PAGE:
The issue has sparked divisions among city labor and business leaders. Fabrizio Sasso, executive director of the Sacramento Central Labor Council and a member of the mayor’s task force, said his group’s recent polling showed support for a $13.50 minimum wage. But Joshua Wood of the Region Builders business group said a higher minimum wage could hurt the city’s competitive standing in the region. Wood also is on the task force.

The mayor chose several representatives of major statewide business organizations for the task force: Jot Condie, president of the California Restaurant Association, and Bill Dombrowski, president of California Retailers Association, as well as Peter Tateishi, president of the Sacramento Metro Chamber of Commerce.

Condie, in an emailed statement, suggested he will look out for local restaurants that sometimes work on thin profit margins.

“I appreciate being part of this task force on an important issue for small and local restaurants who are leading regional growth and putting Sacramento on the map as one of the more exciting dining destinations in the state,” Condie wrote. “I’m hopeful the outcome will ensure our regional competitiveness for both employees and small business.”

Johnson also included union leaders from Sacramento-Sierra Building and Construction Trades and Service Employees International Union Local 1000.

“It’s got to make sense for everyone,” Johnson previously said when announcing his intention to create the task force. “It’s clear there’s no one-size-fits-all, and it’s going to take a collective voice in our community” to reach a plan.

The initial task force meeting will take place at 4 p.m. Wednesday in council chambers, 915 I St. It will include a presentation from United Way representatives about the increasing cost of living and a report from California State University, Sacramento, business professor Min Li on the types of people in Sacramento County who make minimum wage.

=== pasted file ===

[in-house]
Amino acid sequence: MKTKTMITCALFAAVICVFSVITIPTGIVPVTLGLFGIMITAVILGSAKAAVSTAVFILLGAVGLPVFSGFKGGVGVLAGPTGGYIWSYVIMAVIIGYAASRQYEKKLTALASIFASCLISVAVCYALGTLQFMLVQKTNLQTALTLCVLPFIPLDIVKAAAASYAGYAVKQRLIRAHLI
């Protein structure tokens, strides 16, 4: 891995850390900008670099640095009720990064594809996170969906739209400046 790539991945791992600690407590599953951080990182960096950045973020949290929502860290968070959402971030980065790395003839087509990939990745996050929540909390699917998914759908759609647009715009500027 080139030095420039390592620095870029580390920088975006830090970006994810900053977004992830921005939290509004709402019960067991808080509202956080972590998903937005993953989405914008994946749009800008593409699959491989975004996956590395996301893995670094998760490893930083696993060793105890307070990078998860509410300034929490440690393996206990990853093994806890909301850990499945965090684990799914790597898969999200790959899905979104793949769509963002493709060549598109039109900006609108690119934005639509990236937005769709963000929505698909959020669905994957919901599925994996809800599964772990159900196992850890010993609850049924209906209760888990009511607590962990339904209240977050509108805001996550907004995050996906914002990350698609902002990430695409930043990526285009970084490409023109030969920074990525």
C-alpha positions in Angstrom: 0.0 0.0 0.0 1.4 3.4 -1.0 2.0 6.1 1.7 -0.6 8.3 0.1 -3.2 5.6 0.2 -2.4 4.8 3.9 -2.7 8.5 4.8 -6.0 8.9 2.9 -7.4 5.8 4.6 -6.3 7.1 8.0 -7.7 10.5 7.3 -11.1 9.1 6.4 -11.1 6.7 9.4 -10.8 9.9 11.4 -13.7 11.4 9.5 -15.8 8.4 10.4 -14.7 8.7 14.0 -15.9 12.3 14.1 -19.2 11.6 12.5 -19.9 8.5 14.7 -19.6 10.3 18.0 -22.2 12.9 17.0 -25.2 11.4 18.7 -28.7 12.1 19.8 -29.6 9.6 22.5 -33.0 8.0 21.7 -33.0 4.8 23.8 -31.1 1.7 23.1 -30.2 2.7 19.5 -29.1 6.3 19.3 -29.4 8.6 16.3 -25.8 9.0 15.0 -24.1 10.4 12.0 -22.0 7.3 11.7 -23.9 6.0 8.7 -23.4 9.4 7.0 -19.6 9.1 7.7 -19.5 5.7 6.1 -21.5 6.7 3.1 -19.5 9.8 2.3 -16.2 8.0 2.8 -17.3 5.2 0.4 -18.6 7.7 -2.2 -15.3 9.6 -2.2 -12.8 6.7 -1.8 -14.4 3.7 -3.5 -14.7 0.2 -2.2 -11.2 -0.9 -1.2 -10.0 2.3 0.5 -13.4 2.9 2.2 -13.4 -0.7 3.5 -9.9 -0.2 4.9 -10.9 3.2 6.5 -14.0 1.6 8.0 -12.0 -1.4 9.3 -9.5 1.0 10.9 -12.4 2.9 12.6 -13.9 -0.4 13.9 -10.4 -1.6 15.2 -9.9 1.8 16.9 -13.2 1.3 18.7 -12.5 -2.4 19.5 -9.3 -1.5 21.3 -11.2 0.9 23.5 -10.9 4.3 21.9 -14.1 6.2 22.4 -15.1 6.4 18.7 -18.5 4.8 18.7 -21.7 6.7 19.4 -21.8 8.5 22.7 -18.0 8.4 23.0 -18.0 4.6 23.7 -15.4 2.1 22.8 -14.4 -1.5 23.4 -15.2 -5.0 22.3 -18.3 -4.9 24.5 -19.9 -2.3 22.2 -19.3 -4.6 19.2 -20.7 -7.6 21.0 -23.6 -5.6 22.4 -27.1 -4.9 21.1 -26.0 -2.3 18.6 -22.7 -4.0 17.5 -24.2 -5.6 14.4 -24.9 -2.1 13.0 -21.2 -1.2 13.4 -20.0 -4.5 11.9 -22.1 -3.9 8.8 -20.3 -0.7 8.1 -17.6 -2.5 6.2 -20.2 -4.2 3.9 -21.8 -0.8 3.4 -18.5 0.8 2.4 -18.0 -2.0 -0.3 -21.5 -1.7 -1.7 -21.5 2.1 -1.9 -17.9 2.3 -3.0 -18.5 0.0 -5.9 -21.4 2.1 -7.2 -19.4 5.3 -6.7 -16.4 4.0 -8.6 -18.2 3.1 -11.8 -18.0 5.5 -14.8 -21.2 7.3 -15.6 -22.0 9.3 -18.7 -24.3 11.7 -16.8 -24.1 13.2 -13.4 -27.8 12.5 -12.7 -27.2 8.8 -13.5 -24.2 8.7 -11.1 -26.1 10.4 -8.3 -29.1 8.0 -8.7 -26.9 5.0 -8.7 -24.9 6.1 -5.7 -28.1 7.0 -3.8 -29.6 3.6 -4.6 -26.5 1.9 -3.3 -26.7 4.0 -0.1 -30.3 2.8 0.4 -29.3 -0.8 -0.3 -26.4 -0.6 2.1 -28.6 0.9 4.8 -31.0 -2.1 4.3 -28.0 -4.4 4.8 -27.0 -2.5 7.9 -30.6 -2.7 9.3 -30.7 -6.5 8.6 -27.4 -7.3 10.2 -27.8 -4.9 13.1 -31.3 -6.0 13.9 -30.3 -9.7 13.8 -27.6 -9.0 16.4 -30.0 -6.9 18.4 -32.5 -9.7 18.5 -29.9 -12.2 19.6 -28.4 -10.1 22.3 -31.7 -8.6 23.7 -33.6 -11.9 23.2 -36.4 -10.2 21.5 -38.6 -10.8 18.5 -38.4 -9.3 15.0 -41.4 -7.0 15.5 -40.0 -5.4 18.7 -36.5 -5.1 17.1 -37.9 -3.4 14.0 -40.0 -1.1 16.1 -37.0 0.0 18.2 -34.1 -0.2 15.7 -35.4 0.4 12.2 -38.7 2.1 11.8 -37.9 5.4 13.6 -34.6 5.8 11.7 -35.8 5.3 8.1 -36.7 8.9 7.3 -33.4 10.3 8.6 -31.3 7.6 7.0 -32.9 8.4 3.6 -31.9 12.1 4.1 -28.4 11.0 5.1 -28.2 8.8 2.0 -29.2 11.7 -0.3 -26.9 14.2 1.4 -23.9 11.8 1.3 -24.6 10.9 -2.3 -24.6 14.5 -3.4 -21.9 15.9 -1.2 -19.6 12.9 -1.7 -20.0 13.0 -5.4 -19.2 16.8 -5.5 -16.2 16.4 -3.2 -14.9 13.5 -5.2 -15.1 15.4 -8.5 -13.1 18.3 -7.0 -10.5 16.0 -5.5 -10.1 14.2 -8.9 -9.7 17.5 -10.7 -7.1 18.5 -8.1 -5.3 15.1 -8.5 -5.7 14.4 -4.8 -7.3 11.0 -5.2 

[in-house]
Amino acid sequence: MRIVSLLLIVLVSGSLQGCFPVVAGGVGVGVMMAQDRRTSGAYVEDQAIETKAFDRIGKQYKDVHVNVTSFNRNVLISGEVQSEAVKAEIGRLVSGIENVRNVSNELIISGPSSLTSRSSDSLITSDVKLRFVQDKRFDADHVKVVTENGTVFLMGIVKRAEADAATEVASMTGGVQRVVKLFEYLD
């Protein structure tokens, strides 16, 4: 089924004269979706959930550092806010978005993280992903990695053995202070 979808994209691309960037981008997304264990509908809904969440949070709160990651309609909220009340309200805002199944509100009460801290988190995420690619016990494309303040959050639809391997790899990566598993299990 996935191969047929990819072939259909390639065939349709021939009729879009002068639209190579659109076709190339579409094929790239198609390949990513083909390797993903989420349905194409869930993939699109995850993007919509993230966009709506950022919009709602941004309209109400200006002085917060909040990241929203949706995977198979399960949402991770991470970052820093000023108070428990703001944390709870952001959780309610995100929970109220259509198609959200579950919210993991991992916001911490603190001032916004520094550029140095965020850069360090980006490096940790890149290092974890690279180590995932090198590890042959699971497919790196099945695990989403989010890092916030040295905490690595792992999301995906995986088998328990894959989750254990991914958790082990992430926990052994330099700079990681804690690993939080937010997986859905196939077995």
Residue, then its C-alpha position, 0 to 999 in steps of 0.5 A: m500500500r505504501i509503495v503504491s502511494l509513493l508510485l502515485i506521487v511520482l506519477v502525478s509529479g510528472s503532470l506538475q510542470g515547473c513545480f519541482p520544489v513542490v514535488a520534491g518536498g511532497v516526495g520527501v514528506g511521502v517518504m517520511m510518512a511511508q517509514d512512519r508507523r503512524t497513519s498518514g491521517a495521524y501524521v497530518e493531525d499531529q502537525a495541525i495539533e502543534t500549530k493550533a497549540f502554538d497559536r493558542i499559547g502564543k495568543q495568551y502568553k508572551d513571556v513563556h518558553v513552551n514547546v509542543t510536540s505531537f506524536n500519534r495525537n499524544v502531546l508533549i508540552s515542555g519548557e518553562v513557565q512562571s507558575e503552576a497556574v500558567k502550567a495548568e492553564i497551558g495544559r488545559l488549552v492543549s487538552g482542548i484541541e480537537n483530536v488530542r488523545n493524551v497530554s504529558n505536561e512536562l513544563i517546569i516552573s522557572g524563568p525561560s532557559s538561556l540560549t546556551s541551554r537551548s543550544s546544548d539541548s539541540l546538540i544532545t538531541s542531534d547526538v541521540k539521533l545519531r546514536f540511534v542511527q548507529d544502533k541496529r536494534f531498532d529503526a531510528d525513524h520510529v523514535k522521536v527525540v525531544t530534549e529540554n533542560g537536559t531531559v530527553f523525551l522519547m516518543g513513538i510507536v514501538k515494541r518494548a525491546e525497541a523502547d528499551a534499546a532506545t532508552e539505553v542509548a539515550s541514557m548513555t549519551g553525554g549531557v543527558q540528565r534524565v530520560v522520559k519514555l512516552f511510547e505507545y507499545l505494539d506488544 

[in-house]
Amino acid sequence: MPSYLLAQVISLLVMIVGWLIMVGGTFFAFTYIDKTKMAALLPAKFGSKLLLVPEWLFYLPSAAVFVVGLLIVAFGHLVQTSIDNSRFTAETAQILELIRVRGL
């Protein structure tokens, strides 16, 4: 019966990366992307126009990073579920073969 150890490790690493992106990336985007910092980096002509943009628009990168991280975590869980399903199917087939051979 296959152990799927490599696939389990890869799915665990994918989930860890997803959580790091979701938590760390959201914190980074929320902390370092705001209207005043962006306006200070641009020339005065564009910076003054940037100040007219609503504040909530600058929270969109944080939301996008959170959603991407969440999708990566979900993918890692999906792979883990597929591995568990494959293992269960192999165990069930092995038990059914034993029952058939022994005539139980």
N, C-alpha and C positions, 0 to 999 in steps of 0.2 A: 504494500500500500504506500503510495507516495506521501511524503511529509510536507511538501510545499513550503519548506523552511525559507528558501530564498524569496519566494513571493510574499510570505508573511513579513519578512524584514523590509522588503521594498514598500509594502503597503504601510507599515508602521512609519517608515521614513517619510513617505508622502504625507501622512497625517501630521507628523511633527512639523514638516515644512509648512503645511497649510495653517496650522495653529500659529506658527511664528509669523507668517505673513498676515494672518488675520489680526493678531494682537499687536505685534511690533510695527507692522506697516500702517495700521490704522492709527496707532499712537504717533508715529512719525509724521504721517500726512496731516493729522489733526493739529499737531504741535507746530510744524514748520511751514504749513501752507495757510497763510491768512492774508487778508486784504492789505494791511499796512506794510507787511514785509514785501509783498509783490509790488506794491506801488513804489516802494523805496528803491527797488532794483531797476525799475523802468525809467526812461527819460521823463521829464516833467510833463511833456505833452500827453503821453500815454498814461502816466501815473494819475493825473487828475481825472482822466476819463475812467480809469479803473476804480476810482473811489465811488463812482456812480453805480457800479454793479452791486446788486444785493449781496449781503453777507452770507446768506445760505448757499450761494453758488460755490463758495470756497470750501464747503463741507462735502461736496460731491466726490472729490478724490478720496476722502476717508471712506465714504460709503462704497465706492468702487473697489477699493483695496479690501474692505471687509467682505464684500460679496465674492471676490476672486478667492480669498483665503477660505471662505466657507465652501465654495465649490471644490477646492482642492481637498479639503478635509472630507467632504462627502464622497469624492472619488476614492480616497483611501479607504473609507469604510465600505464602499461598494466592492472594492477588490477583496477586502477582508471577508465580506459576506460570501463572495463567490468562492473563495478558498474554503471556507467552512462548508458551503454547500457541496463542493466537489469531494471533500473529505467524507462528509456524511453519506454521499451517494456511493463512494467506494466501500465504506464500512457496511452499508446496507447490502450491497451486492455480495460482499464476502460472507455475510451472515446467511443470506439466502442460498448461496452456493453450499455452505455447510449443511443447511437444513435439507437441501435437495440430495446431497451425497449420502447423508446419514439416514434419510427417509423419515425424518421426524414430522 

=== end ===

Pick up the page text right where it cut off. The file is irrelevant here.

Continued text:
Although the group has been tasked with producing a report in 60 days, co-chair Schenirer said on Tuesday he thinks the group is likely to wait until fall to see whether the state legislation becomes law.

Task force members:

▪ City Councilman Jay Schenirer

▪ Elizabeth Landsberg, Director of Legislative Advocacy, of Western Center of Law and Poverty

▪ Jot Condie, President and CEO, California Restaurant Association

▪ Bill Dombrowski, President and CEO, California Retailers Association

▪ Kevin Ferreira, Executive Director, Sacramento-Sierra Building and Construction Trades

▪ Marcus Gomez, Board President, Sacramento Hispanic Chamber of Commerce

▪ Jeff Harris, Councilmember, District 3

▪ Stephanie Nguyen, Executive Director, Asian Resources, Inc.

▪ Rachel Rios, Executive Director, La Familia Counseling Center

▪ Fabrizio Sasso, Executive Director, Sacramento Central Labor Council

▪ Ashlin Malouf Spinden, Executive Director, Sacramento Area Congregations Together

▪ Peter Tateishi, President and CEO, Sacramento Metro Chamber of Commerce

▪ Yvonne Walker, President, SEIU 1000

▪ Stephen T. Webb, President, NAACP

▪ Josh Wood, Executive Director, Region Builders

$9 and up

Some minimum wages in California:

State minimum wage – $9, going up to $10 in 2016 (Proposed: $11 in 2016, and $13 in 2017)

San Francisco – $12.25, up to $15 in 2018

Oakland – $12.25

Richmond – $9.60, up to $12.30 in 2017

San Diego – $9.75, up to $11.50 in 2017